All around the world Christmas is a time where hope is renewed. It celebrates the birth of the one who came to save us. It is about God incarnate, our saviour. That is the real meaning of Christmas, and it is a story that deserves telling and retelling in these very dark days.
The Christian has hope because of the birth, life, death and resurrection of Jesus. No matter how hard life may be, no matter how much suffering and opposition, the believer knows there is hope for a better world to come. And that hope has sparked heroism in dark times.
Let me tie three things together in this meditation. The first is from my daily reading of today – from 1 Peter. In the very first chapter we see some of these themes being mentioned. In verses 3-9 we read this:
Praise be to the God and Father of our Lord Jesus Christ! In his great mercy he has given us new birth into a living hope through the resurrection of Jesus Christ from the dead, and into an inheritance that can never perish, spoil or fade. This inheritance is kept in heaven for you, who through faith are shielded by God’s power until the coming of the salvation that is ready to be revealed in the last time. In all this you greatly rejoice, though now for a little while you may have had to suffer grief in all kinds of trials. These have come so that the proven genuineness of your faith—of greater worth than gold, which perishes even though refined by fire—may result in praise, glory and honor when Jesus Christ is revealed. Though you have not seen him, you love him; and even though you do not see him now, you believe in him and are filled with an inexpressible and glorious joy, for you are receiving the end result of your faith, the salvation of your souls.
The other two items I want to bring into this discussion are works of fiction. One is a trilogy of books written by a Christian turned into a successful film trilogy. The second is a series of films celebrating heroism and good over evil. You may know which ones I am referring to here.
Indeed, 25 years ago I wrote a book review of a helpful volume on both these series called Return of the Heroes: The Lord of the Rings, Star Wars and Contemporary Culture by an Australian writer Hal Colebatch: billmuehlenberg.com/1991/11/10/431/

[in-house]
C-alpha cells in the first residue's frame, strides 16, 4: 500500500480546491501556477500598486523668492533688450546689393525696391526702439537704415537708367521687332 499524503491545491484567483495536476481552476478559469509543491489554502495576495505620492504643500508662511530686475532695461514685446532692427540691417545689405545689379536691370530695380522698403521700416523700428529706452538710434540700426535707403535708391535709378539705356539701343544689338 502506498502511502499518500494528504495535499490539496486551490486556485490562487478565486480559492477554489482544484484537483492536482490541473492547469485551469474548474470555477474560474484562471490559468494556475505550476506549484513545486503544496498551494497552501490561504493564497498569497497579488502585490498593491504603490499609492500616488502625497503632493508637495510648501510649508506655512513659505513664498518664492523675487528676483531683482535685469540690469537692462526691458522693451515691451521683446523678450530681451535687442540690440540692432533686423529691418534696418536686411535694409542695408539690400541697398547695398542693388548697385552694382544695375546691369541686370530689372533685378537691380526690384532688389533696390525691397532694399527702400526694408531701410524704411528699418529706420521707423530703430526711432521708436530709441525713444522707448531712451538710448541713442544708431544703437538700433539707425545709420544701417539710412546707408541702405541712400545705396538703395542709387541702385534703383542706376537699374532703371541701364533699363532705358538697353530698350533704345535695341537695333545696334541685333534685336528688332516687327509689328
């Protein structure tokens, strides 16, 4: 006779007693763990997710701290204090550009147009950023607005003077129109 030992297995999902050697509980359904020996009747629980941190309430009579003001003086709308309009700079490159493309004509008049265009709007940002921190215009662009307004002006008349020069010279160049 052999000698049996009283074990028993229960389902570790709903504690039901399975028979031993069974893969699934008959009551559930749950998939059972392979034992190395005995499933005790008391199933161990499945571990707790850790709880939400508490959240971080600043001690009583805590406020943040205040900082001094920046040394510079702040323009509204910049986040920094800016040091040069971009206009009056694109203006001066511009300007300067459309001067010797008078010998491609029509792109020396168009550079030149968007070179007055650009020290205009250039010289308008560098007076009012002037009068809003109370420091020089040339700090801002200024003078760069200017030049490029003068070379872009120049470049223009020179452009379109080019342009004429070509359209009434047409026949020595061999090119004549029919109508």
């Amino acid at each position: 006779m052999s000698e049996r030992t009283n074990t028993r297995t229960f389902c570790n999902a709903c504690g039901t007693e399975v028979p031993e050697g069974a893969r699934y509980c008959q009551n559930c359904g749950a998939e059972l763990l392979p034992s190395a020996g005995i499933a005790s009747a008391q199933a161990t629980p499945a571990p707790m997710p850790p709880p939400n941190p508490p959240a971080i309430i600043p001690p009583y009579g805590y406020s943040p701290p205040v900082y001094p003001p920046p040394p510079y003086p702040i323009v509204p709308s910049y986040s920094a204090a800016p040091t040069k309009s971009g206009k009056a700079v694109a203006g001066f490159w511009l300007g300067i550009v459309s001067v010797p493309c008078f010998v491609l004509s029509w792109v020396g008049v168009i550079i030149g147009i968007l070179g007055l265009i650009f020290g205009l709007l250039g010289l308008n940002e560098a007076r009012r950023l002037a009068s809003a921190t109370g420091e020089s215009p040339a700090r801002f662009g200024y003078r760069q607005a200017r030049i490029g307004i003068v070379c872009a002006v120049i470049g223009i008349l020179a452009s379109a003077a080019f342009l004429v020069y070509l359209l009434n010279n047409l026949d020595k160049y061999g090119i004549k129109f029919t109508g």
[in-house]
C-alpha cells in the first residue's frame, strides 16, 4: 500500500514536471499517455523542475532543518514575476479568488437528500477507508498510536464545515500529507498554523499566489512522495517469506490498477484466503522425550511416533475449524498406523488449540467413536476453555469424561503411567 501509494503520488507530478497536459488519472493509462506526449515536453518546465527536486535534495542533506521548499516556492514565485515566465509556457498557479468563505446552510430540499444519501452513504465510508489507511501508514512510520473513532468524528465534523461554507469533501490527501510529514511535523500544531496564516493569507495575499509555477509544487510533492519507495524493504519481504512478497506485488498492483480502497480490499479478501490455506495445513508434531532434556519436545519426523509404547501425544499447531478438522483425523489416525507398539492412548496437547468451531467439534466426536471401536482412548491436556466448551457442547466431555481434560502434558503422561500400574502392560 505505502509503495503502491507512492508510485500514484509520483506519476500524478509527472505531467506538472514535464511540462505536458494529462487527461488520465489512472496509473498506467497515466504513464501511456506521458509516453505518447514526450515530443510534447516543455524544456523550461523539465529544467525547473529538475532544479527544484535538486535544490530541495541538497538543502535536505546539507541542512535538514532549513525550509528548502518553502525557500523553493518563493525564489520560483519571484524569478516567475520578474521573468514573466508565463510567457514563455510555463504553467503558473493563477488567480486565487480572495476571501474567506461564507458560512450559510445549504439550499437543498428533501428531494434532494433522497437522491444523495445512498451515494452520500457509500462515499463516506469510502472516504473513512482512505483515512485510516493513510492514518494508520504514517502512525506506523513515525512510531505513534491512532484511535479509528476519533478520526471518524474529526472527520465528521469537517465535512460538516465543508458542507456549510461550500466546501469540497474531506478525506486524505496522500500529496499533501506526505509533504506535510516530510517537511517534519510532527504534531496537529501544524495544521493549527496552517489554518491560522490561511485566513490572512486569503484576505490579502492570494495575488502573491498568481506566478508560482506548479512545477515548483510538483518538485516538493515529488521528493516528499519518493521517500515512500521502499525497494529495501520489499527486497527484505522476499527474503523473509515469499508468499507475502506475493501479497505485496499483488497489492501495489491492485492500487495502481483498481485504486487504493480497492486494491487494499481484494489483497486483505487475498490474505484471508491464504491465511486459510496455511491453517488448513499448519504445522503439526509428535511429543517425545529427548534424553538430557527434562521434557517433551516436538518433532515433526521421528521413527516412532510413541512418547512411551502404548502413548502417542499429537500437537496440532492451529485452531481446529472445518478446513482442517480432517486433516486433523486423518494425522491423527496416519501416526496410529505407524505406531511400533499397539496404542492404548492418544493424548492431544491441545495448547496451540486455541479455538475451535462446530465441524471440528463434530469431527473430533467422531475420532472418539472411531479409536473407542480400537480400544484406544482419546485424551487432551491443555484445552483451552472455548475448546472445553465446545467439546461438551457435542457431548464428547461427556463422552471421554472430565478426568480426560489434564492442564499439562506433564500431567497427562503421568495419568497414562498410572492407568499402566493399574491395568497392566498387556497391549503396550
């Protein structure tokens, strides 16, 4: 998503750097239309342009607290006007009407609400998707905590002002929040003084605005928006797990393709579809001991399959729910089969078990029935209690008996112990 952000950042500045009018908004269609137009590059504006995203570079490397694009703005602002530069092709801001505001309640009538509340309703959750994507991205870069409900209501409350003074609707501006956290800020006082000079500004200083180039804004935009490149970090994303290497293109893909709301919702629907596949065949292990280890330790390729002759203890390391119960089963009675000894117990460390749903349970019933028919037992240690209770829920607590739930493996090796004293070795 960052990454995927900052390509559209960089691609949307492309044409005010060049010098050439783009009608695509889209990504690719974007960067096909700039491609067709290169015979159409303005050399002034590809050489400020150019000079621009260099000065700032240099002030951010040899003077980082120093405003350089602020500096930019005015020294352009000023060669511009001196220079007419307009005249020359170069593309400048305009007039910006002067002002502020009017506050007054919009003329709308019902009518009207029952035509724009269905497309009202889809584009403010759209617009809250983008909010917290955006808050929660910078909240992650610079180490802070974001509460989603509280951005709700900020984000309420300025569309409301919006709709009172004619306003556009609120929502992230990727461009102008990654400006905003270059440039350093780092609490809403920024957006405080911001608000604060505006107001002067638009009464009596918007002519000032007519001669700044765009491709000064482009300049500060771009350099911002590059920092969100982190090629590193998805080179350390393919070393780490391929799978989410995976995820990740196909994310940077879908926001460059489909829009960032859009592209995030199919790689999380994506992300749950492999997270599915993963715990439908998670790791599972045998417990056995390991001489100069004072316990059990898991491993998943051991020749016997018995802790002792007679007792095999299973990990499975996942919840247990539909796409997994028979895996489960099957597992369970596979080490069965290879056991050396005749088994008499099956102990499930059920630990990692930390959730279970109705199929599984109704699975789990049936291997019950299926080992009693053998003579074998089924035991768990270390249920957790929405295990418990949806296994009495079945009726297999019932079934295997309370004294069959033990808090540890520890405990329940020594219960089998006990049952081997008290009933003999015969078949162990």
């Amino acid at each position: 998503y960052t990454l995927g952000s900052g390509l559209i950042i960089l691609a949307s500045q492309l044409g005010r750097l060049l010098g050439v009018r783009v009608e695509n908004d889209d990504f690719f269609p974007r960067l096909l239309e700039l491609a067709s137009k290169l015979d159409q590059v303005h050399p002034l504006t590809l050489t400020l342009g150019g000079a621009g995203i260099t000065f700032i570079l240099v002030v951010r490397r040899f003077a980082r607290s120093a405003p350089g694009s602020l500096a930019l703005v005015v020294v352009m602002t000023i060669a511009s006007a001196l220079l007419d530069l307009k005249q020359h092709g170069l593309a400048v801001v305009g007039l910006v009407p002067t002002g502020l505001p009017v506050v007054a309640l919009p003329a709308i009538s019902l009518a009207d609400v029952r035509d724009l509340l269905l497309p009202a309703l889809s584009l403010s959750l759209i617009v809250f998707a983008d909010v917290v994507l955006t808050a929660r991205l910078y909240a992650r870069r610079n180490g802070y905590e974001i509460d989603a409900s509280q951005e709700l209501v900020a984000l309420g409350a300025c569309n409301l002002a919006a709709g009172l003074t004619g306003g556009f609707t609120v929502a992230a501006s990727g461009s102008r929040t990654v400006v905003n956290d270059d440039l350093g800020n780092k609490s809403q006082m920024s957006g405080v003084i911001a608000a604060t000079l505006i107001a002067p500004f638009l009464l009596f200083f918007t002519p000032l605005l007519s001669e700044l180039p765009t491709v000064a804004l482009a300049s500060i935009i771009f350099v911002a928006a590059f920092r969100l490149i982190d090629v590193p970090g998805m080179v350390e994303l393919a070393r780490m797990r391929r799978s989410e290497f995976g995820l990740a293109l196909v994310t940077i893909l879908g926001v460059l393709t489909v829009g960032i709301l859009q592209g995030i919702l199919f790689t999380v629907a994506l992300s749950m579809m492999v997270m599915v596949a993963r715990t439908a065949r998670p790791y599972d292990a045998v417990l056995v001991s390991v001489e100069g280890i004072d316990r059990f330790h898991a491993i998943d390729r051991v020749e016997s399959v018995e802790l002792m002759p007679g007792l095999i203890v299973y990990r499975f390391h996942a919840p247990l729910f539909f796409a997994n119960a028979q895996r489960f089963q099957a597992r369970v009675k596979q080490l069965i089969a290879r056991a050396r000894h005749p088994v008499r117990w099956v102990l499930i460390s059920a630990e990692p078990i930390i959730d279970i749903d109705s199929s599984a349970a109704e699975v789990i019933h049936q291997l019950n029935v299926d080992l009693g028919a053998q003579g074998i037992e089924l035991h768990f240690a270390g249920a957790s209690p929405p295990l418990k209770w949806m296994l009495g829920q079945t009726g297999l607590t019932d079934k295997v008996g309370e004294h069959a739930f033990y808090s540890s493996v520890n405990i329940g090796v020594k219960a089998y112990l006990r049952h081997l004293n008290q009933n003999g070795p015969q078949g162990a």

So let me speak to each. The first is indeed the superlative Lord of the Rings trilogy by Tolkien. This epic work of literature celebrating the defeat of evil and the triumph of goodness features plenty of heroism – often exemplified by very ordinary characters. I have written about this many times before. See for example here: billmuehlenberg.com/2008/12/04/now-is-not-the-time-for-cowardice/
I mention Tolkien and the LOTR now because it is a bit of an anniversary – at least for the films, and a brand new article is worth calling your attention to here. The Fellowship of the Ring film version came out 15 years ago, just at a time when the world was reeling from 9/11.
Says G. Shane Morris:
“The Fellowship of the Ring” soared to box office success and critical acclaim. Peter Jackson, Fran Walsh, Weta Workshops, Howard Shore, and a small nation of cast and crew opened up Tolkien’s masterpiece to the world in an unprecedented way. The novels on which Jackson’s films were based quickly moved from paperback fantasy and sci-fi sections to shelf-ends or kiosks in bookstores. The merchandising machine ground into action like the wheels of Isengard. And this 2001 blockbuster kicked off a trilogy of films that would culminate in record ticket sales worldwide and one of the biggest Oscar hauls in history.
But of course, for true fans—especially those who shared Tolkien’s Christian faith—none of that was very important. Fifteen years ago, what really mattered was that the story they loved, the epic that shaped their lives, thought, and spirituality, had been discovered by millions for the first time. And for our culture, New Line Cinema’s interpretation of “The Fellowship of the Ring” became a guidepost of morality and meaning in a time when evil had reasserted itself in our world in a terrifying way.